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Nicola Bernardelli , Jean-Luc Langlais

Ulysses according to Homer [Ulysse d’après l’œuvre d’Homère]

YEAR: 2016

COUNTRY: France

Cateogry icon

Title of the work

Ulysses according to Homer [Ulysse d’après l’œuvre d’Homère]

Country of the First Edition

Country/countries of popularity

France

Original Language

French

First Edition Date

2016

First Edition Details

Jean-Luc Langlais, Ulysse d’après l’œuvre d’Homère, Lyon: Éditions Amaterra, 2016, 48 pp.

ISBN

9782368561010

Official Website

The book’s page on the website of the Éditions Amaterra (accessed: December 17, 2021).

Available Onllne

The free demo version of the book is available on the website of the Éditions Amaterra (accessed: December 17, 2021).

Genre

Adaptation of classical texts*
Adaptations
Illustrated works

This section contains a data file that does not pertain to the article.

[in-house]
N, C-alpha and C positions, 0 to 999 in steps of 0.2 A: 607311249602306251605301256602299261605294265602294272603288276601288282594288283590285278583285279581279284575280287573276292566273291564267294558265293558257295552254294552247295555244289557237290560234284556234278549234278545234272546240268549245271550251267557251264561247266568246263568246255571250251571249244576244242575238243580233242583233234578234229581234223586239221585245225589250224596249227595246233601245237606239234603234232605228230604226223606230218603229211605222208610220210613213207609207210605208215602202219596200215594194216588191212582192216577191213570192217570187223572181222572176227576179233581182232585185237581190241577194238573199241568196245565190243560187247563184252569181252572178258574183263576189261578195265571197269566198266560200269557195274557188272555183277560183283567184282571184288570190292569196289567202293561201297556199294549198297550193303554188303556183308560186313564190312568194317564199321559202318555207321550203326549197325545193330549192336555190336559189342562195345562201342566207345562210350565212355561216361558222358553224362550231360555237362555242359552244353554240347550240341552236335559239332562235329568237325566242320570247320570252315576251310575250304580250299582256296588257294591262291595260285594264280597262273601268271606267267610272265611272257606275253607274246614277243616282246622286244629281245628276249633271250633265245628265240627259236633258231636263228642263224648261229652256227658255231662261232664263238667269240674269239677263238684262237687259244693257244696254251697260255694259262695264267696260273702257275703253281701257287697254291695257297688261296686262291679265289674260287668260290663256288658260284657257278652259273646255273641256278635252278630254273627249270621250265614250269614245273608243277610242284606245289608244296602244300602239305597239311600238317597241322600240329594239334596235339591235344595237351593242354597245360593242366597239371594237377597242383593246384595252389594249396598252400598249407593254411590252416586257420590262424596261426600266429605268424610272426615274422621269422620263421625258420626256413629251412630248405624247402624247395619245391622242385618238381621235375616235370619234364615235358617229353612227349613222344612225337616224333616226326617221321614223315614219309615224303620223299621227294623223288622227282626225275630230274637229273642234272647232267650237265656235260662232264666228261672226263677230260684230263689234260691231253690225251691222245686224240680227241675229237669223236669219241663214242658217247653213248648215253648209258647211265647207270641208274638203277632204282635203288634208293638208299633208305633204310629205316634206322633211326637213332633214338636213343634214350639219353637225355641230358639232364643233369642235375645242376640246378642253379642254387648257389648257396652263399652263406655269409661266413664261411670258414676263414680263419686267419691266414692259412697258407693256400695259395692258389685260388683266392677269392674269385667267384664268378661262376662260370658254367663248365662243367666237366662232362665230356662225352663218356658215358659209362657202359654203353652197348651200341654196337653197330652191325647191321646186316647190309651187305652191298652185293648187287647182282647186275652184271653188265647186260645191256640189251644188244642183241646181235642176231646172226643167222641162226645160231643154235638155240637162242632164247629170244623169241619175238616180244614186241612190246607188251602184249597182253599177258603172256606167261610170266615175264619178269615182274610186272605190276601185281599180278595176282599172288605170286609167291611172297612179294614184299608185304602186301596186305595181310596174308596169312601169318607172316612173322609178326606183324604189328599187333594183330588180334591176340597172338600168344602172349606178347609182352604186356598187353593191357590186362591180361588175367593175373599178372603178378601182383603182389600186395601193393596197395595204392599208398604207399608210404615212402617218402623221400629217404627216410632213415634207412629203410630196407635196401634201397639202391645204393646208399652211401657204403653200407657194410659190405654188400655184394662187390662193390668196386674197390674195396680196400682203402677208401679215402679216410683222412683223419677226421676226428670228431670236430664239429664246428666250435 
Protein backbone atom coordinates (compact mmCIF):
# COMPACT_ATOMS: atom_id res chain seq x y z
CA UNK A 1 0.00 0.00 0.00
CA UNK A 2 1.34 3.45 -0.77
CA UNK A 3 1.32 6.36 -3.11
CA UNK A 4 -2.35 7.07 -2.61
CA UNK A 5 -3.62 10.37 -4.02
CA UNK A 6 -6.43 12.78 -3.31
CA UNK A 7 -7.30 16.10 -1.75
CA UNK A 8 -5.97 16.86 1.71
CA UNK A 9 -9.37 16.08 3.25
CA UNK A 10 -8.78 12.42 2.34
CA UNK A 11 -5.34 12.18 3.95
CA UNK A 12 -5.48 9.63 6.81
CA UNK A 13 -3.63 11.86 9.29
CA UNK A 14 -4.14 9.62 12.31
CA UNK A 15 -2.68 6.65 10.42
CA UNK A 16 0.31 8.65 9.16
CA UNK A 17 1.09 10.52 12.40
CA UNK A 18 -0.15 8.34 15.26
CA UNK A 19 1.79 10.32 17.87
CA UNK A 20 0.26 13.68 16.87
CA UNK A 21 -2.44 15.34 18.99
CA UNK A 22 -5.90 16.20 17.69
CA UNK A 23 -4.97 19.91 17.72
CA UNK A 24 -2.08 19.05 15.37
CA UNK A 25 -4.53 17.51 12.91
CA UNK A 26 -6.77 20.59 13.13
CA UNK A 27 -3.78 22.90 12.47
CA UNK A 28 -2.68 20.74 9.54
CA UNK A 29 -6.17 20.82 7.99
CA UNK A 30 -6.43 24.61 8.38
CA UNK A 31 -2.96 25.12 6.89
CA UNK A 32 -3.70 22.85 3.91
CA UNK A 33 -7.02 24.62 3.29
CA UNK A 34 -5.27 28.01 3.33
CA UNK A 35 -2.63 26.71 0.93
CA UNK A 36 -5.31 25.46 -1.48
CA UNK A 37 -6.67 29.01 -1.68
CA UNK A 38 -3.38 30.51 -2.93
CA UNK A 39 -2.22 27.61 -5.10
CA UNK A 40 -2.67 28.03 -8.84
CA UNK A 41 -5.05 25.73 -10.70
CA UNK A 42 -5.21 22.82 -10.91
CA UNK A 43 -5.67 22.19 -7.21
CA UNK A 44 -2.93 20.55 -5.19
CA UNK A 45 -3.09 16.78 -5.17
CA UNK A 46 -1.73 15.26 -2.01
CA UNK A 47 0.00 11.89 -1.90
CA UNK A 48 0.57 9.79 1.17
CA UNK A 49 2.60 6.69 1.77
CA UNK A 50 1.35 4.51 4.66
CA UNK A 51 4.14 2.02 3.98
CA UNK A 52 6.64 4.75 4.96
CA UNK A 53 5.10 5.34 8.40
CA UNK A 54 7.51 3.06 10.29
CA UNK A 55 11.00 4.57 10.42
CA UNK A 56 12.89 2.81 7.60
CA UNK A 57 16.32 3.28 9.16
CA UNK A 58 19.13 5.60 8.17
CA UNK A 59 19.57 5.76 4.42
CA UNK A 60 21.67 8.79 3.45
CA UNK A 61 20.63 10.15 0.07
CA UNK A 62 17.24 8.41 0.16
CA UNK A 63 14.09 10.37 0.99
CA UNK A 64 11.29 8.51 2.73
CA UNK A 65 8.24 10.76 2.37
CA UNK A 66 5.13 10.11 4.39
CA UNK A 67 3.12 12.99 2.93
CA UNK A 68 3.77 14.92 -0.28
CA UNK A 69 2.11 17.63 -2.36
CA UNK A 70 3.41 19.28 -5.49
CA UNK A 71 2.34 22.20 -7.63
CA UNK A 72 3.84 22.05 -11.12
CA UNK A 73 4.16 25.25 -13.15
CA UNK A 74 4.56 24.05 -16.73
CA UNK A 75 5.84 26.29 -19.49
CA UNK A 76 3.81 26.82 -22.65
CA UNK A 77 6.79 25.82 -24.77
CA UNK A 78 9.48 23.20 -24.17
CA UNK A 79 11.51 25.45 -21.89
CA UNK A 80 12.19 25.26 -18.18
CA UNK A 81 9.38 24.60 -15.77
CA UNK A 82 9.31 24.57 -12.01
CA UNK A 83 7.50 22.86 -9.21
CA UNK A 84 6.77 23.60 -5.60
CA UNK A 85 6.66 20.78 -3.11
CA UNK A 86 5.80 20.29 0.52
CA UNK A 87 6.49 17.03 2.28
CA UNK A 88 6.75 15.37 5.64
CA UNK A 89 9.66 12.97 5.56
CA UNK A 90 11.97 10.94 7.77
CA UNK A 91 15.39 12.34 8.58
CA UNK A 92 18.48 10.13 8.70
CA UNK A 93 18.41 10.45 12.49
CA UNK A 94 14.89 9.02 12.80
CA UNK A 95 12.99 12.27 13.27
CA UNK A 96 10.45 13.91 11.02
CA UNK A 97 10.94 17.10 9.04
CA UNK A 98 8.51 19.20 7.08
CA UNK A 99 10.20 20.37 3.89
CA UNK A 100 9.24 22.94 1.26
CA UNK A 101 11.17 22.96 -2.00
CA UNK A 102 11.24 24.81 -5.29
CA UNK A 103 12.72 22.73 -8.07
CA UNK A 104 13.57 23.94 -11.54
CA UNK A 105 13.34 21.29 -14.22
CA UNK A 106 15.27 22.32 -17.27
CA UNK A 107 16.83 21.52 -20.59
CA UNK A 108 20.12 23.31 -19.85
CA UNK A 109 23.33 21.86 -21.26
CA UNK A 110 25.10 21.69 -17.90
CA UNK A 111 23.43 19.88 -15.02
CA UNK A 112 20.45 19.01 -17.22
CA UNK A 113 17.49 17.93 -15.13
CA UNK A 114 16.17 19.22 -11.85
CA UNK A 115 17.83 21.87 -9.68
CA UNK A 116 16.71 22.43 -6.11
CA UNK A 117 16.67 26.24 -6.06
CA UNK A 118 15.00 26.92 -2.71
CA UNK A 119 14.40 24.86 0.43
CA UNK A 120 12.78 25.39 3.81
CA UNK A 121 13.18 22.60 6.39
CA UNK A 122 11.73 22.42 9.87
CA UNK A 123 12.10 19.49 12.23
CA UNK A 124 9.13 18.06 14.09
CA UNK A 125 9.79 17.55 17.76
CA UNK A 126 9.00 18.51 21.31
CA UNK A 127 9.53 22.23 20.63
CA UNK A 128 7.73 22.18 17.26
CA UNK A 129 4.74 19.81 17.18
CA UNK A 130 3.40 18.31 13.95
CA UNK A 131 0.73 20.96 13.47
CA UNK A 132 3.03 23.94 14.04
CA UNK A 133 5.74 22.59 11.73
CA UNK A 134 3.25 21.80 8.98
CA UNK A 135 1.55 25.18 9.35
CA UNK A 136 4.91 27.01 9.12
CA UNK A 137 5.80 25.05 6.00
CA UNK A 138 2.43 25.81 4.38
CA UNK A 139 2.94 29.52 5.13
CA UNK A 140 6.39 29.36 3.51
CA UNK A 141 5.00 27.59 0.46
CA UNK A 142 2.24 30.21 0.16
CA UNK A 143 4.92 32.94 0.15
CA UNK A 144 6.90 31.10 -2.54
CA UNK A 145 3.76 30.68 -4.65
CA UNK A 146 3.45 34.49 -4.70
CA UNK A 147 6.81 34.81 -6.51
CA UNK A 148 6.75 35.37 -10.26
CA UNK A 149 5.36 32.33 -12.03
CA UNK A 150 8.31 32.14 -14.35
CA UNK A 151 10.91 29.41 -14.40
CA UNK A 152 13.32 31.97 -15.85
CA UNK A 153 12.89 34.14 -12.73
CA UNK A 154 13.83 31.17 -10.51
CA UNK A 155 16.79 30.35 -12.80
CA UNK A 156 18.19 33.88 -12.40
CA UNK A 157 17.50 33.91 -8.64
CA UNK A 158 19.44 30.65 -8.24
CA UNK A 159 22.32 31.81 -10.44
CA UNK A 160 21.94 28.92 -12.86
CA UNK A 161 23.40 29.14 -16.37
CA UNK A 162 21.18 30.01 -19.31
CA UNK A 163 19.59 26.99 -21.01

Short stories

Target Audience

Children (6–12 years)

Cover

Courtesy of the Publisher.


Author of the Entry:

Angelina Gerus, University of Warsaw, angelina.gerus@gmail.com

Peer-reviewer of the Entry:

Katarzyna Marciniak, University of Warsaw, kamar@al.uw.edu.pl   

Elżbieta Olechowska, University of Warsaw, elzbieta.olechowska@gmail.com 

Male portrait

Nicola Bernardelli , b. 19..
(Illustrator)

Born in Verona, Italy, Bernardelli attended Émile Cohl School in Lyon, France. Since his graduation in 2015, Bernardelli has been working as a freelance illustrator of books for children, documentary comics, and scholastics books. His artwork can be found in the Italian children’s book I bambini inchiodati by Enrico Bante [Nailed Down Children], 2013; in French publications: Ulysse: d’après l’Odyssée d’Homère by Jean-Luc Langlais [Ulysses according to Homer], 2016; Le grand loup noir by Bernard Chouvier [Big black Wolf], 2016; Les trois frères et le dragon by Bernard Chouvier [Three Brothers and a Dragon], 2016; as well as in English, To the Island by Patricia Forde (2020).